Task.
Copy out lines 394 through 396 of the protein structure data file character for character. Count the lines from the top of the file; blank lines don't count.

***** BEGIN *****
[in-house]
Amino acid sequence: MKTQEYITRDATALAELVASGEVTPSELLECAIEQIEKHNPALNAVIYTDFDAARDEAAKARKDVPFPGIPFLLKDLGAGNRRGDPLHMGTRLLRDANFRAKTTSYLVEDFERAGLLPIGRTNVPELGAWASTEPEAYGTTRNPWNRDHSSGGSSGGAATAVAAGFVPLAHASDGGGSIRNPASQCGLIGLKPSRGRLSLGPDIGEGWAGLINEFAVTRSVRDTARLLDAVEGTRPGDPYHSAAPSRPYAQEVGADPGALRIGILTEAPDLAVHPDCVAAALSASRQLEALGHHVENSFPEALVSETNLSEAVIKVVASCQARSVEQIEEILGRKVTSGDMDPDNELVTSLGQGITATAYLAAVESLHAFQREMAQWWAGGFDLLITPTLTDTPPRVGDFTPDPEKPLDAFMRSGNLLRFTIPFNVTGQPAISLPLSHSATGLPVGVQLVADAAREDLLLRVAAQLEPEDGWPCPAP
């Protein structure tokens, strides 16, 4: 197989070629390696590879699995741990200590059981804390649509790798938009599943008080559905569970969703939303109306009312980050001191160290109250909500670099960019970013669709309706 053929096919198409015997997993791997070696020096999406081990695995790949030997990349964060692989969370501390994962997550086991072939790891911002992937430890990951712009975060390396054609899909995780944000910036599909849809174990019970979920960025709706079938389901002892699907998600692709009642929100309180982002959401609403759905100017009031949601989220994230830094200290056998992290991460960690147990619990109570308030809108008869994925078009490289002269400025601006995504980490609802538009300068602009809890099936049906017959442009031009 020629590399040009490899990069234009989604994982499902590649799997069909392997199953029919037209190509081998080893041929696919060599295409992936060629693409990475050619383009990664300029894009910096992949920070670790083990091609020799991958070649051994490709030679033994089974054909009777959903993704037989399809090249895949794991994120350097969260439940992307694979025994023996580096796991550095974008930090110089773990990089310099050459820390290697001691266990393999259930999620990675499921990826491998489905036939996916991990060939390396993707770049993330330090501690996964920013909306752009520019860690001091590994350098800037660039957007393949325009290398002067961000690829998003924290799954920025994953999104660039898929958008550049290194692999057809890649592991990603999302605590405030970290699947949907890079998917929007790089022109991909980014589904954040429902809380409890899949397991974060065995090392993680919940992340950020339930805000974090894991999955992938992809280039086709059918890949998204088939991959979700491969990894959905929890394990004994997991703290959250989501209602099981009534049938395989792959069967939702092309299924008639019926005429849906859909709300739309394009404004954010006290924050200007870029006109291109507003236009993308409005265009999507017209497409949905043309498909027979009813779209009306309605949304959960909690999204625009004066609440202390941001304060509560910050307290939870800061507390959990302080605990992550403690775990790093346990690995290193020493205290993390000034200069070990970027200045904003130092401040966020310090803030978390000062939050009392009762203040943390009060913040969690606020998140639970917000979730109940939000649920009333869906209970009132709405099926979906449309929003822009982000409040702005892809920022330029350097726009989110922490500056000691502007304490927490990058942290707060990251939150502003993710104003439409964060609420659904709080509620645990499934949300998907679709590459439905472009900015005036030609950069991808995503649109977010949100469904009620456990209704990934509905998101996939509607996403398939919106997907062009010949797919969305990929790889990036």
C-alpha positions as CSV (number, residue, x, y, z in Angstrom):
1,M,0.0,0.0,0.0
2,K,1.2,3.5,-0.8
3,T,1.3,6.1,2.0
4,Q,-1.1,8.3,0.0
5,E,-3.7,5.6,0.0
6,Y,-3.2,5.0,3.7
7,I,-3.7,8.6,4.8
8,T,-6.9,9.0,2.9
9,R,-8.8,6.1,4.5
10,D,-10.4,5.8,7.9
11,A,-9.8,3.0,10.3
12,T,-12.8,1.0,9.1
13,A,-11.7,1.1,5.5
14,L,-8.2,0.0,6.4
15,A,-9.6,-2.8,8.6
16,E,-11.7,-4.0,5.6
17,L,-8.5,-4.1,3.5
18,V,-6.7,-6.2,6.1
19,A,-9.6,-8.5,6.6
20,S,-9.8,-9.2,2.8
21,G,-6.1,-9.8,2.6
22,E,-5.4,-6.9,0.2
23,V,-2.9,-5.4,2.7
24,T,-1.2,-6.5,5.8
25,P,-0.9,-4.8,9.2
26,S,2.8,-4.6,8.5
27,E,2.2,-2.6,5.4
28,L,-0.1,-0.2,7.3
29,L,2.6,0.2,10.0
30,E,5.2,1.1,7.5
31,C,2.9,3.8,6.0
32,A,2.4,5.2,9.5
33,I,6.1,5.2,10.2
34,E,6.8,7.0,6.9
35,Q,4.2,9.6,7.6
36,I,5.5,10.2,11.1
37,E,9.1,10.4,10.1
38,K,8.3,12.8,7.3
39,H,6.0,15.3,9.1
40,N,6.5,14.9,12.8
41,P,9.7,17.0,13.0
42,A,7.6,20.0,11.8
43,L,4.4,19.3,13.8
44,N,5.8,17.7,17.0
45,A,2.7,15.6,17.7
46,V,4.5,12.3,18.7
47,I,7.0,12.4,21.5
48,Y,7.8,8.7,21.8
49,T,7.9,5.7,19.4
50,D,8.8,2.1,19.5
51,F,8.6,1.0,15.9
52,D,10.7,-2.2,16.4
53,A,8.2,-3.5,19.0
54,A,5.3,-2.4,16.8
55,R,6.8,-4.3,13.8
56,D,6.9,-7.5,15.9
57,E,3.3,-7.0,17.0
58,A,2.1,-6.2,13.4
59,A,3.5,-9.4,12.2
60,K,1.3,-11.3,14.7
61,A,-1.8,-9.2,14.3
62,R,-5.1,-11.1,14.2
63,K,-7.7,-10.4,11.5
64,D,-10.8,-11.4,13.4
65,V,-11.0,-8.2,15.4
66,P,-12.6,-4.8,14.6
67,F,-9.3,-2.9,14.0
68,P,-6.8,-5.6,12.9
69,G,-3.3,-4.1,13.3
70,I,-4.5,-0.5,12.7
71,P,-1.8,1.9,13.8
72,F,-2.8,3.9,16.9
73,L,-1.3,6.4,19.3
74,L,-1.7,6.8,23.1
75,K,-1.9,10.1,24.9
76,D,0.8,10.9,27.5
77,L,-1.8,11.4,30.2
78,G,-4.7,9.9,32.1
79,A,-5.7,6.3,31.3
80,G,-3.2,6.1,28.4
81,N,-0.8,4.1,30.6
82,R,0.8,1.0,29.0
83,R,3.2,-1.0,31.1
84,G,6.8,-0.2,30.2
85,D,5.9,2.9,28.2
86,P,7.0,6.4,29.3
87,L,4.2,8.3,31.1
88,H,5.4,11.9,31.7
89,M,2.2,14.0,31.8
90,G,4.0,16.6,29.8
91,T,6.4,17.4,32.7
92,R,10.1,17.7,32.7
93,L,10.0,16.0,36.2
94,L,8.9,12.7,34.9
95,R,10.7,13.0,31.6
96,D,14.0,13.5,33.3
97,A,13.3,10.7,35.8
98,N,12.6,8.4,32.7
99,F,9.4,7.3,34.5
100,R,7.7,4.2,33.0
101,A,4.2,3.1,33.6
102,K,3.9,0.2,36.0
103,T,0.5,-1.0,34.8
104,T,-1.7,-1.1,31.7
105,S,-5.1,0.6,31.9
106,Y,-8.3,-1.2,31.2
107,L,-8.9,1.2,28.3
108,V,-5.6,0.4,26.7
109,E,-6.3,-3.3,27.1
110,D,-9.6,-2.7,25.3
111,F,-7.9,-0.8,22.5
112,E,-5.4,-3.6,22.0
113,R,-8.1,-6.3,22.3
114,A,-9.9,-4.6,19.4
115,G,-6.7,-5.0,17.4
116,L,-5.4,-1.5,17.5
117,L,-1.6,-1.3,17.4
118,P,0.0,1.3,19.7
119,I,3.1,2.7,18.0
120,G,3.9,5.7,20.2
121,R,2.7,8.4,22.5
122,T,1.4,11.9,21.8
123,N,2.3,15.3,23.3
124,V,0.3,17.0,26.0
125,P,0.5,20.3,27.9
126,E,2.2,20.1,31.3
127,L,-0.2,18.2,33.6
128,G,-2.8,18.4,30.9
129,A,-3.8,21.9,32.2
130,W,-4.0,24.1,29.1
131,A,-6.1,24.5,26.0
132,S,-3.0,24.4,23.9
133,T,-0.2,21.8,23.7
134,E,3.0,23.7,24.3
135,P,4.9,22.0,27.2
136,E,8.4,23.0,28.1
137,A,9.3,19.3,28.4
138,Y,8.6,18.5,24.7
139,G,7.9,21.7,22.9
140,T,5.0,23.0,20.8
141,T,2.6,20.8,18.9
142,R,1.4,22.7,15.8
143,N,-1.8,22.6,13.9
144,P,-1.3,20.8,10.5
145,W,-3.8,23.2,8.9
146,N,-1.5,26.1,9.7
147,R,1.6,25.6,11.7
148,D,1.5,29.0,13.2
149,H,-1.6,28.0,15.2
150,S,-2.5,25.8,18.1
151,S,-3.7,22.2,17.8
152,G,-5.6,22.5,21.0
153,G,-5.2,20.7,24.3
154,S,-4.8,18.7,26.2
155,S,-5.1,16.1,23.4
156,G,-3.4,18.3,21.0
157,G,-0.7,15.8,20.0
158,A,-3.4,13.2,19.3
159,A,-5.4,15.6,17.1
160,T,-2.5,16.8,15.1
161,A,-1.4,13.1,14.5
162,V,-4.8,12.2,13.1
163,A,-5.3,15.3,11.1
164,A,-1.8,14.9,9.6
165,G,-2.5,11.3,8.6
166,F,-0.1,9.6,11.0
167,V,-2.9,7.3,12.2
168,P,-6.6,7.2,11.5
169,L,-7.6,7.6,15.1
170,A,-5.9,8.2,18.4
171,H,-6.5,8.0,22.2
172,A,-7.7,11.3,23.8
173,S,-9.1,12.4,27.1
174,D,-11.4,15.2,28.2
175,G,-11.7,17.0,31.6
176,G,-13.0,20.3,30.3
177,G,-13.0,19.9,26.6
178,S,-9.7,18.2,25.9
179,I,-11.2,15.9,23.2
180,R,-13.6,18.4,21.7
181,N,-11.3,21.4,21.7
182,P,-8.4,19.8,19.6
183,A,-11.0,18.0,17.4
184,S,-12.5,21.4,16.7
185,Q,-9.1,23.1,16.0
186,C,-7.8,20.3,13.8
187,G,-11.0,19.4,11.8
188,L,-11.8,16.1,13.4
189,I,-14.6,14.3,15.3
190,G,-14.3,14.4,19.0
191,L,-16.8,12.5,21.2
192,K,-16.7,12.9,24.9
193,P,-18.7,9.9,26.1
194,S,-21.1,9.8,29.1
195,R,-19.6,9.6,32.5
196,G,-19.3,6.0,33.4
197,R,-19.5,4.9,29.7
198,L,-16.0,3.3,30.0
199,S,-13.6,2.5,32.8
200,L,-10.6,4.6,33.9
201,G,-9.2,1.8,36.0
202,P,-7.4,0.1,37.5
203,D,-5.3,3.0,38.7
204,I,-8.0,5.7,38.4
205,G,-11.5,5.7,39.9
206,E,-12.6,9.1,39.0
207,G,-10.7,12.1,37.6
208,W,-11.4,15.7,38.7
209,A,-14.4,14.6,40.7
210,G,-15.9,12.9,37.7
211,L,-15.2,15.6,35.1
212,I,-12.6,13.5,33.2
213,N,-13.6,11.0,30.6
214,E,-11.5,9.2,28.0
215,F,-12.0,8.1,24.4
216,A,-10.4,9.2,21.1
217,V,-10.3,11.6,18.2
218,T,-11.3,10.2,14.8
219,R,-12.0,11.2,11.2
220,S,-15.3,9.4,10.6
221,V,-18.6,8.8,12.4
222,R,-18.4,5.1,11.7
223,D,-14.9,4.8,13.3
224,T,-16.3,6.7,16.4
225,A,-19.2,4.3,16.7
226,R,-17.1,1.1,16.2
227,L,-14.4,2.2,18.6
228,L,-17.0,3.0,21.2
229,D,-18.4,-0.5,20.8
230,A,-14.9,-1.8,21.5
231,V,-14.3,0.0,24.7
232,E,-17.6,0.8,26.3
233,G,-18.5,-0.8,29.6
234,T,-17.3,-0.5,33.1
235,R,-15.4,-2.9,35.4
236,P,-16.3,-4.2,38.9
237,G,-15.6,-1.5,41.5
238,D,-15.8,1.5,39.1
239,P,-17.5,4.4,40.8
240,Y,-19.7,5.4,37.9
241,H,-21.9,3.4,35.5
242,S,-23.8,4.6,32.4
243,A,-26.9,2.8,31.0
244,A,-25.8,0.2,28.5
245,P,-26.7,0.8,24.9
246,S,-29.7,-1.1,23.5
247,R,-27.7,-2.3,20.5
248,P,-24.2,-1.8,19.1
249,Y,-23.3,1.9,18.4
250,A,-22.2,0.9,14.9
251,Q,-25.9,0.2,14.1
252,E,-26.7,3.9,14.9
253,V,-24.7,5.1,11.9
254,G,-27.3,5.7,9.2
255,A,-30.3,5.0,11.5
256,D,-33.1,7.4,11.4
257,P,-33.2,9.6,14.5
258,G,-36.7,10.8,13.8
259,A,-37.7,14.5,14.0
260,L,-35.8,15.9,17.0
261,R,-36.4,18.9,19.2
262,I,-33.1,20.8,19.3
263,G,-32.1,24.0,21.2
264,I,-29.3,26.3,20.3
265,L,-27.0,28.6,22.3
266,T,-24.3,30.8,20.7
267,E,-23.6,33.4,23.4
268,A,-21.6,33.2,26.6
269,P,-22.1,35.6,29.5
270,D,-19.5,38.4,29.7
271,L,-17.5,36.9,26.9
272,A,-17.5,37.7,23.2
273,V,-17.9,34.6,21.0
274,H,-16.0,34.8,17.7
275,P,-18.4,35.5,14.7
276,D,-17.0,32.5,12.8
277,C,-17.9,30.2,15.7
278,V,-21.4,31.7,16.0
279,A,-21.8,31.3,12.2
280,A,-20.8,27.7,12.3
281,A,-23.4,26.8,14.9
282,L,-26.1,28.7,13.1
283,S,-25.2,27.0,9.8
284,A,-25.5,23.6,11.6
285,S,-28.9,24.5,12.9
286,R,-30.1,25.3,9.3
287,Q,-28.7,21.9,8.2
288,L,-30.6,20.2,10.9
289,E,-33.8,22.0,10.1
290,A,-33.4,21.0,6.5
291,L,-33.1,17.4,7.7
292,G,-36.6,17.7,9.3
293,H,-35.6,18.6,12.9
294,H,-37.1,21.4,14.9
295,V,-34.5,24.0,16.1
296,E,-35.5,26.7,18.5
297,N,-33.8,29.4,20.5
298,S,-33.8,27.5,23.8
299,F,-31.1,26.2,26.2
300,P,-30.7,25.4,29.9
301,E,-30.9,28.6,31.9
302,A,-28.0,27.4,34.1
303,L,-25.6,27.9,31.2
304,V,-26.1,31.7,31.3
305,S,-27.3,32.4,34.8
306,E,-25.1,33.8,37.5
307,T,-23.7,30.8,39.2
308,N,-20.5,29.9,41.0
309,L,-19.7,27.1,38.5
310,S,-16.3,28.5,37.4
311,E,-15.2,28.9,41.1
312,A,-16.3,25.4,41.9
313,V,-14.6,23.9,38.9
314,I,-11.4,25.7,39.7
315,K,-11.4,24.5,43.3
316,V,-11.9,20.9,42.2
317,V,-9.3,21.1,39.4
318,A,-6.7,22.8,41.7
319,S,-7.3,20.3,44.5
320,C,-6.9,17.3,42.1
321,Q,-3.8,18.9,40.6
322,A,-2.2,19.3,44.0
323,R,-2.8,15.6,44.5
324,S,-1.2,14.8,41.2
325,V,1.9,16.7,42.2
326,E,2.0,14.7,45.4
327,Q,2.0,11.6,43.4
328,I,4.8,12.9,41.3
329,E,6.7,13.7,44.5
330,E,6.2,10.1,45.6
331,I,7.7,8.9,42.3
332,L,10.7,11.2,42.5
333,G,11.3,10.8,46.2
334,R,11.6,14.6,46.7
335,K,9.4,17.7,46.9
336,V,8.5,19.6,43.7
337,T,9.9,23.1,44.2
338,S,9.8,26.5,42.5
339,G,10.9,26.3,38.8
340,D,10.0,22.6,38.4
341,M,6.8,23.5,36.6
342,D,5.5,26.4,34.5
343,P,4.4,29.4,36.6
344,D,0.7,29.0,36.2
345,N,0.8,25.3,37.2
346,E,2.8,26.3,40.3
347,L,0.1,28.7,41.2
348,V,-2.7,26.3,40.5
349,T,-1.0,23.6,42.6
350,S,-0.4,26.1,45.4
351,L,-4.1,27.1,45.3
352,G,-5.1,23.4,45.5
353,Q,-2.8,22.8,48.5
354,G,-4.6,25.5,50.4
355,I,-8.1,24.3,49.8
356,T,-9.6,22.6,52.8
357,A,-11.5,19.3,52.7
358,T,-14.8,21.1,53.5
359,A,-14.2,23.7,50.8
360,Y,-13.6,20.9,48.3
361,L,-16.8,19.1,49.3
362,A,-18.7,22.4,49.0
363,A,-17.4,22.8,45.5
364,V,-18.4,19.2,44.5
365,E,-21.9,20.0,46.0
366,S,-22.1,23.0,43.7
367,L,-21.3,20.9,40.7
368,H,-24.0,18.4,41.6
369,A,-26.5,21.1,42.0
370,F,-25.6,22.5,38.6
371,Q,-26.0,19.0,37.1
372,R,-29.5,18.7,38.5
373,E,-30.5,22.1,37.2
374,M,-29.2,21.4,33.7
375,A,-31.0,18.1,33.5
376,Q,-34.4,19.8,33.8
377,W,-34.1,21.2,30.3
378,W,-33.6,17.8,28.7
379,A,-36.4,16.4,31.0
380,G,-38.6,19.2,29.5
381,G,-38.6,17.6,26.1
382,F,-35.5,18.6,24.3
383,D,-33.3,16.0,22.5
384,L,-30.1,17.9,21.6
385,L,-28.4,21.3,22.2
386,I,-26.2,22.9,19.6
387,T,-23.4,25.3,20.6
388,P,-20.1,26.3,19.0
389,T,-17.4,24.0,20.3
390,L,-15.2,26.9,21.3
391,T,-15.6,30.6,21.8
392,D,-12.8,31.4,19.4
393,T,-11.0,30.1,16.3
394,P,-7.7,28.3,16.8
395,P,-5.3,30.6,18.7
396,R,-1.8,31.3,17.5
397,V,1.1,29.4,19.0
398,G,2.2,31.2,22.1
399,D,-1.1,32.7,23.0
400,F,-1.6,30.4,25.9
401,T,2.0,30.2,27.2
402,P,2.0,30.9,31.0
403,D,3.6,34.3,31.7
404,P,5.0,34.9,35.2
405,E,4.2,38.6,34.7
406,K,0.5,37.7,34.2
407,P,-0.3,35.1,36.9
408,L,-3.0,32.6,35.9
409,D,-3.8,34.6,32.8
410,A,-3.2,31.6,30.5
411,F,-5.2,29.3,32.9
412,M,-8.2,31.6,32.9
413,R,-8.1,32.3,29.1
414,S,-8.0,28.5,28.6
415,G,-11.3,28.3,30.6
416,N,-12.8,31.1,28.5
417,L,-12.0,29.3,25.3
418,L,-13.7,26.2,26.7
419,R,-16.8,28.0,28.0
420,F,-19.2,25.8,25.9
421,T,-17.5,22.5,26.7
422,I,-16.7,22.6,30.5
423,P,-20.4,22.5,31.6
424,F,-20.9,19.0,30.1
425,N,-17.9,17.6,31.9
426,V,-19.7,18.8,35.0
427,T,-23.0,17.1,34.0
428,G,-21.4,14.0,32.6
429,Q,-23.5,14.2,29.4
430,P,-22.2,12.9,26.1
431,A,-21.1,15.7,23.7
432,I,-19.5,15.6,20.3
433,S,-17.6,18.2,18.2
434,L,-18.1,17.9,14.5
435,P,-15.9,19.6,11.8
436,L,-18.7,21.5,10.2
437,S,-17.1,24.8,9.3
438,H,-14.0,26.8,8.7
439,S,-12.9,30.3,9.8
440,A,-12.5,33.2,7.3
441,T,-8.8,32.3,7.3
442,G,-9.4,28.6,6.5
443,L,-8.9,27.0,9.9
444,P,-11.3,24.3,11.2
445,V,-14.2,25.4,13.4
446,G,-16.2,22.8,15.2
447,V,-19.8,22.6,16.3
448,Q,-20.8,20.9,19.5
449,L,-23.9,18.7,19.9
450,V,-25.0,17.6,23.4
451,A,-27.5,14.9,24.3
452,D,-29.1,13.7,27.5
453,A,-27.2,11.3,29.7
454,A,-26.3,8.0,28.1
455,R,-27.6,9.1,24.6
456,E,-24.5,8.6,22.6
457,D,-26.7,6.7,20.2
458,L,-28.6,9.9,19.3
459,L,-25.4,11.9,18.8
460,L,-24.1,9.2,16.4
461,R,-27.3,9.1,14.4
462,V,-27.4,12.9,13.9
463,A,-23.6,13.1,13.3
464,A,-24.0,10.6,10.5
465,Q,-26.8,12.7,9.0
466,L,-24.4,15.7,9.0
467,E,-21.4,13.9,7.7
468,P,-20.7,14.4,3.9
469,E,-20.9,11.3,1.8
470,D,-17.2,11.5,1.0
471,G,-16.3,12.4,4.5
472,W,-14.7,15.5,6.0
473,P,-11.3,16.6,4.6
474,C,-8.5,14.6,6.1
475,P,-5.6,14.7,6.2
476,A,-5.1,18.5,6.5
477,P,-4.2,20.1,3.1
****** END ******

390,L,-15.2,26.9,21.3
391,T,-15.6,30.6,21.8
392,D,-12.8,31.4,19.4